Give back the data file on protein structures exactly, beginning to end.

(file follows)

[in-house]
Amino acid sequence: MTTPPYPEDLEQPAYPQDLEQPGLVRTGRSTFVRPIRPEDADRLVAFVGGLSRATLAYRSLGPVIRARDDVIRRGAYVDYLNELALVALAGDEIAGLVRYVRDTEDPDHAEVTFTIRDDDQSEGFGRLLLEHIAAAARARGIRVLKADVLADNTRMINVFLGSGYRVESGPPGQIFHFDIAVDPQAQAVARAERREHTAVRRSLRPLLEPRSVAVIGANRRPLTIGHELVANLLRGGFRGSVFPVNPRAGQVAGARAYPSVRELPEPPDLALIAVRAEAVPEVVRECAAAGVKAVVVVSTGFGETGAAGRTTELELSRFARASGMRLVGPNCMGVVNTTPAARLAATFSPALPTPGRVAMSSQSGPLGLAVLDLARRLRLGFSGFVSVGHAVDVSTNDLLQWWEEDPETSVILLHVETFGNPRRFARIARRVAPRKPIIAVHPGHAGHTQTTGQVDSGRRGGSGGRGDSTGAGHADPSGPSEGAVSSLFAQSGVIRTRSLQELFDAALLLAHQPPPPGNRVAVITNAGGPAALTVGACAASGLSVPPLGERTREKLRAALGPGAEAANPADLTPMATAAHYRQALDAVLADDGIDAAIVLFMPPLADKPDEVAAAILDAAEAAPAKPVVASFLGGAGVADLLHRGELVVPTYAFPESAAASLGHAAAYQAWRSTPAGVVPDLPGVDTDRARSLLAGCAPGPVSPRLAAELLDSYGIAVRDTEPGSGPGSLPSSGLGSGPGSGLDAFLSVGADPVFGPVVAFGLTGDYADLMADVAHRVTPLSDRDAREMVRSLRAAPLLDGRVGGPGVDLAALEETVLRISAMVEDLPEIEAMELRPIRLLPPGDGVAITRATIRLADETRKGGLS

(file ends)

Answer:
[in-house]
Amino acid sequence: MTTPPYPEDLEQPAYPQDLEQPGLVRTGRSTFVRPIRPEDADRLVAFVGGLSRATLAYRSLGPVIRARDDVIRRGAYVDYLNELALVALAGDEIAGLVRYVRDTEDPDHAEVTFTIRDDDQSEGFGRLLLEHIAAAARARGIRVLKADVLADNTRMINVFLGSGYRVESGPPGQIFHFDIAVDPQAQAVARAERREHTAVRRSLRPLLEPRSVAVIGANRRPLTIGHELVANLLRGGFRGSVFPVNPRAGQVAGARAYPSVRELPEPPDLALIAVRAEAVPEVVRECAAAGVKAVVVVSTGFGETGAAGRTTELELSRFARASGMRLVGPNCMGVVNTTPAARLAATFSPALPTPGRVAMSSQSGPLGLAVLDLARRLRLGFSGFVSVGHAVDVSTNDLLQWWEEDPETSVILLHVETFGNPRRFARIARRVAPRKPIIAVHPGHAGHTQTTGQVDSGRRGGSGGRGDSTGAGHADPSGPSEGAVSSLFAQSGVIRTRSLQELFDAALLLAHQPPPPGNRVAVITNAGGPAALTVGACAASGLSVPPLGERTREKLRAALGPGAEAANPADLTPMATAAHYRQALDAVLADDGIDAAIVLFMPPLADKPDEVAAAILDAAEAAPAKPVVASFLGGAGVADLLHRGELVVPTYAFPESAAASLGHAAAYQAWRSTPAGVVPDLPGVDTDRARSLLAGCAPGPVSPRLAAELLDSYGIAVRDTEPGSGPGSLPSSGLGSGPGSGLDAFLSVGADPVFGPVVAFGLTGDYADLMADVAHRVTPLSDRDAREMVRSLRAAPLLDGRVGGPGVDLAALEETVLRISAMVEDLPEIEAMELRPIRLLPPGDGVAITRATIRLADETRKGGLS